A Hold the Faith reader asked me this question. When I wrote about the guilds in Thyatira I never thought that young people in other countries might not understand the word.
First, my understanding.
When growing up in the UK, many years ago, it seemed necessary for people in a trade to sit the City and Guild exam. If/when they passed the appropriate exam, people, could then produce their qualification and prove they were skilled in the trade they had chosen.
I looked City and Guilds up on the Internet to see if they still exist, and find, to my surprise, it is something similar to my Training and Assessing qualification. (Train people, they put it into practice, when they feel competent, they arrange to have an assessment.)
Interesting to me… but hardly helpful to readers understanding the somewhat different ‘guilds’ in Hold the Faith.
A dictionary definition states…
Guild (pronounced gild). Noun.
1 A medieval association of craftsmen or merchants, often having considerable power.
2 An association of people for mutual aid or the pursuit of a common goal.
“Often having considerable power” is a very important point.
More information about medieval guilds – http://en.wikipedia.org/wiki/Guild
What made it so difficult for Christians in Thyatira if a guild was an association for merchants, or people for mutual aid?
My research on Thyatira uncovered a great deal of information. One of my many sources is excerpted below. Emphasis mine throughout.
Because of its location on a main line of communication and trade Thyatira developed into a thriving and prosperous manufacturing and marketing centre Inscriptions show it was home to numerous trade guilds including coppersmiths, tanners, dyers, leatherworkers, woolworkers and linenworkers. More guilds were found in Thyatira than any other contemporary city in the Roman province of Asia. Every guild owned property in its own name, made contracts and wielded wide influence in the city’s political, economic, social and religious life. Guild membership was compulsory for anyone pursuing a trade. Each provided specific benefits and took actions to protect its interests. Each guild had a patron deity, and all proceedings and feasts commenced with paying homage to that god or goddess. The guilds held banquets, probably in temples, which included sexual orgies and wild feasts at which food offered to idols was served. This posed a dilemma for the shopkeepers and craftsmen among the city’s Christian community who risked loss of income for refusing to join guilds or for not taking part in their rituals. Christian craftsmen whose commercial and financial security was determined by participation in the guilds may have found it difficult to live out their faith and practice their craft. Necessity for membership in a trade community must have strengthened temptation to compromise.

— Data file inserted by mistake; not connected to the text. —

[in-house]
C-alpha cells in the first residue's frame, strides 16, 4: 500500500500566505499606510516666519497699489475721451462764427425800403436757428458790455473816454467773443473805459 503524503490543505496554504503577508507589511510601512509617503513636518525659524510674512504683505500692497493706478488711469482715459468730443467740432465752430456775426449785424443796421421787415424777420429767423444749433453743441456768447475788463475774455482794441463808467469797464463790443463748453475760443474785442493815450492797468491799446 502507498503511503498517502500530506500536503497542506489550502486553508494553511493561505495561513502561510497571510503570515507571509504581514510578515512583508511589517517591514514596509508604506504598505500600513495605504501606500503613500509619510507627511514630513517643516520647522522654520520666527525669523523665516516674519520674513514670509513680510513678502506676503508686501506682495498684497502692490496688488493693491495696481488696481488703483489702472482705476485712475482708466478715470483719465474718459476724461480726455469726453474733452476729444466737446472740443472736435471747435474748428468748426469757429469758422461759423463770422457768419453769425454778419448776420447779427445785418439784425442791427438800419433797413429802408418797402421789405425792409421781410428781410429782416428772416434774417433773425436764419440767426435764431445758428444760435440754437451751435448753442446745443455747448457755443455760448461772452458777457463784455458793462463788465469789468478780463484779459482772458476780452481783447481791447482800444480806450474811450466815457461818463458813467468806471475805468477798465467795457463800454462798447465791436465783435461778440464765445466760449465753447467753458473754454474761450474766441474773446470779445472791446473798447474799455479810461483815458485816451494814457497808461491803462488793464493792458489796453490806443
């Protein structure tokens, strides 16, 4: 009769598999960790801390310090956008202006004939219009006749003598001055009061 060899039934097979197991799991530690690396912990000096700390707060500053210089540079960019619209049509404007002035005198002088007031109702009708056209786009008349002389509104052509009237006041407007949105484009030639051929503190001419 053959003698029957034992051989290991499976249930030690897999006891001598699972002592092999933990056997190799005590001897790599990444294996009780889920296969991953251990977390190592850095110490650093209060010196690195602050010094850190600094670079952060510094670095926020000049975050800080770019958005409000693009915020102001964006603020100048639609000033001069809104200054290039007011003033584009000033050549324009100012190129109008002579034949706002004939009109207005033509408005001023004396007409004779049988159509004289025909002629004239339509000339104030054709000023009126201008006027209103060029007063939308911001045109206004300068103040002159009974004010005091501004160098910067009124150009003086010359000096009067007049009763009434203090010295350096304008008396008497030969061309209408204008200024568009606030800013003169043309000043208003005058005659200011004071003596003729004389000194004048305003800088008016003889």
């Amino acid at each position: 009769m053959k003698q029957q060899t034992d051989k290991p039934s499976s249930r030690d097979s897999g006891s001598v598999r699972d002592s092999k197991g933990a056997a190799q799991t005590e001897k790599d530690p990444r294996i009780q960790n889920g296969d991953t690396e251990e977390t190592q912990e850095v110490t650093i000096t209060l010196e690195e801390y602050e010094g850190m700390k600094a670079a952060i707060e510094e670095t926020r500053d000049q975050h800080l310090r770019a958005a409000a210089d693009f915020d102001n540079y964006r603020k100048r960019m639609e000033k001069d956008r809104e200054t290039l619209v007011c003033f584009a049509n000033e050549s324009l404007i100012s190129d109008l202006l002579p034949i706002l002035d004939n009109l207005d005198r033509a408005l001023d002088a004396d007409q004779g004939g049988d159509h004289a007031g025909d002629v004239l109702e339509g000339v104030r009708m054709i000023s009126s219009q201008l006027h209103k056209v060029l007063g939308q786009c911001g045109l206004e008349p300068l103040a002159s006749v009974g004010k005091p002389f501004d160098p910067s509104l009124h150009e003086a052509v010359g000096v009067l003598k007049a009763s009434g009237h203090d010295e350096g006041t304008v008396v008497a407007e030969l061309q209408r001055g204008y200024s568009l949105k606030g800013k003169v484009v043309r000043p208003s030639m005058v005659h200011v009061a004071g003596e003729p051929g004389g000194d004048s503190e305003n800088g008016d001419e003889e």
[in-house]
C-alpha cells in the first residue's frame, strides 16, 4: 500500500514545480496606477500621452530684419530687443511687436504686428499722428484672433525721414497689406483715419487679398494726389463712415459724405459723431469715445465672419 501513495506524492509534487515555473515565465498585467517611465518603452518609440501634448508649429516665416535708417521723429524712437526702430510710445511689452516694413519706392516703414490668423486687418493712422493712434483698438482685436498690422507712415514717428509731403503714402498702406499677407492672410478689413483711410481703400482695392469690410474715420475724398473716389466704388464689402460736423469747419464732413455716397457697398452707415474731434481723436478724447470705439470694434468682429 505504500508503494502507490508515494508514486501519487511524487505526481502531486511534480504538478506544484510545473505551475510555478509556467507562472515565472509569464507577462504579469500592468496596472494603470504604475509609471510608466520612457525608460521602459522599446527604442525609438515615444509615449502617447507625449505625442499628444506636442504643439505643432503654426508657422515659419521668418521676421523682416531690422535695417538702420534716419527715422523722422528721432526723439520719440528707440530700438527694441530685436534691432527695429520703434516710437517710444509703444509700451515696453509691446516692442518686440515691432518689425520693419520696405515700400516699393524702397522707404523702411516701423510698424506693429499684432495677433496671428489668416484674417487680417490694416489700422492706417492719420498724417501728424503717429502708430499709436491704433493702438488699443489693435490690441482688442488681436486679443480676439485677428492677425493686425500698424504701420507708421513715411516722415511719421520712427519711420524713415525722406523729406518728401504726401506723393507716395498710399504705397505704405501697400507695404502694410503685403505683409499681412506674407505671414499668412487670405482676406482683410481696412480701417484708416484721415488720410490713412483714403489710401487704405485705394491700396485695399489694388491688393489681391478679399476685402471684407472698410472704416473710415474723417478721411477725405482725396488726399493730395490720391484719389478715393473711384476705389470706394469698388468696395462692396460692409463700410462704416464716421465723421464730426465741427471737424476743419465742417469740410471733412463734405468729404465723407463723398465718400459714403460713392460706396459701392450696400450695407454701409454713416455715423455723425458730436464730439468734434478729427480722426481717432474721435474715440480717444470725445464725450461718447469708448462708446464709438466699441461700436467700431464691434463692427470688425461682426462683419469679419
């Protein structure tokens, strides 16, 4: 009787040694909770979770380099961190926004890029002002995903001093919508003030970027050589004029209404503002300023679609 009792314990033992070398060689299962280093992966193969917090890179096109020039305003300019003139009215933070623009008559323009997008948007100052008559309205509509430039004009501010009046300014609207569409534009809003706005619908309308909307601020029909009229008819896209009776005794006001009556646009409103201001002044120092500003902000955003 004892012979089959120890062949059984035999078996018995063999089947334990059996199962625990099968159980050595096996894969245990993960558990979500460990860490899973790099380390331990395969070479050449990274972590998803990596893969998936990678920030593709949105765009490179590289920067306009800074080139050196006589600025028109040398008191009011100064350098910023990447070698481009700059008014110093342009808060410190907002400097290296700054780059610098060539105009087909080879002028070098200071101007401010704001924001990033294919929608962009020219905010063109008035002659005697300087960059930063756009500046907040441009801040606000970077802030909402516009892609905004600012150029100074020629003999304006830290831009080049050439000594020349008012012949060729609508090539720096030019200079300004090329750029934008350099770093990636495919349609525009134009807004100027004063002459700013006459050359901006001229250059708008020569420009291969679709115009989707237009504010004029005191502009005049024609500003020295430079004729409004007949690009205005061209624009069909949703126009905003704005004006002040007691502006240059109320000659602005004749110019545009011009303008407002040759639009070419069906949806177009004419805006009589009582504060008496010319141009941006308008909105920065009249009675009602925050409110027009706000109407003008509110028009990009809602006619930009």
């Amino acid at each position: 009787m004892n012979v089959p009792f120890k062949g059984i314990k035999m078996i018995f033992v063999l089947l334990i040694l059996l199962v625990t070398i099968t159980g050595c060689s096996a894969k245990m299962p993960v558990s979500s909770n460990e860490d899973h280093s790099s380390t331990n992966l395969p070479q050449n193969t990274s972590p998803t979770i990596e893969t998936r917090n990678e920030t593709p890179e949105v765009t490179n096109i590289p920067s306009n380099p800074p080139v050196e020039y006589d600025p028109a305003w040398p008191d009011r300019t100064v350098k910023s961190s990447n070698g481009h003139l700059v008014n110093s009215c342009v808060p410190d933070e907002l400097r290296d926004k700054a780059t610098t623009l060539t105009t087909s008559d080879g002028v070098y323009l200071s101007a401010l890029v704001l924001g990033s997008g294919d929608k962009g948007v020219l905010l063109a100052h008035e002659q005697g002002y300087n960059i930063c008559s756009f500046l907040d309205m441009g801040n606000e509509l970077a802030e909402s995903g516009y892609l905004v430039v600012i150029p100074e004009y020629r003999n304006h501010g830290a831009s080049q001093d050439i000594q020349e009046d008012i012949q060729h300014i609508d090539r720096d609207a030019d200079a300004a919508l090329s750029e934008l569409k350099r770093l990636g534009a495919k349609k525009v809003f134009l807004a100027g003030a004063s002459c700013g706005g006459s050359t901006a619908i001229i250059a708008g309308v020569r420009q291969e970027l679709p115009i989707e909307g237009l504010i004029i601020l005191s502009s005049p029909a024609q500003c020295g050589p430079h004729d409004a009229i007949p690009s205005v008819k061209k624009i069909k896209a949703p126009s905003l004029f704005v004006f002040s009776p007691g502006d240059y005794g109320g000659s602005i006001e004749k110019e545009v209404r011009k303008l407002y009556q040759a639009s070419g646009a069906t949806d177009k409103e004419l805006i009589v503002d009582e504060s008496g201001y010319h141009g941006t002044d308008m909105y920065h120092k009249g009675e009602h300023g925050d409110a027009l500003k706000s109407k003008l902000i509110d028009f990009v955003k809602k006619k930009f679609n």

I guess I can identify with the problems the Christians faced. I was employed as a contract trainer and assessor with a private training company. I was asked to attend a celebration that was against my beliefs. It is not easy to say “No” and take the consequences.
In Hold the Faith, I outlined… well, the characters did… the difficulty the believers were faced with. There was no welfare system. If people did not work, they did not eat.
I hope this explains not only what a guild is, but why it was so difficult for Christians living in that time.
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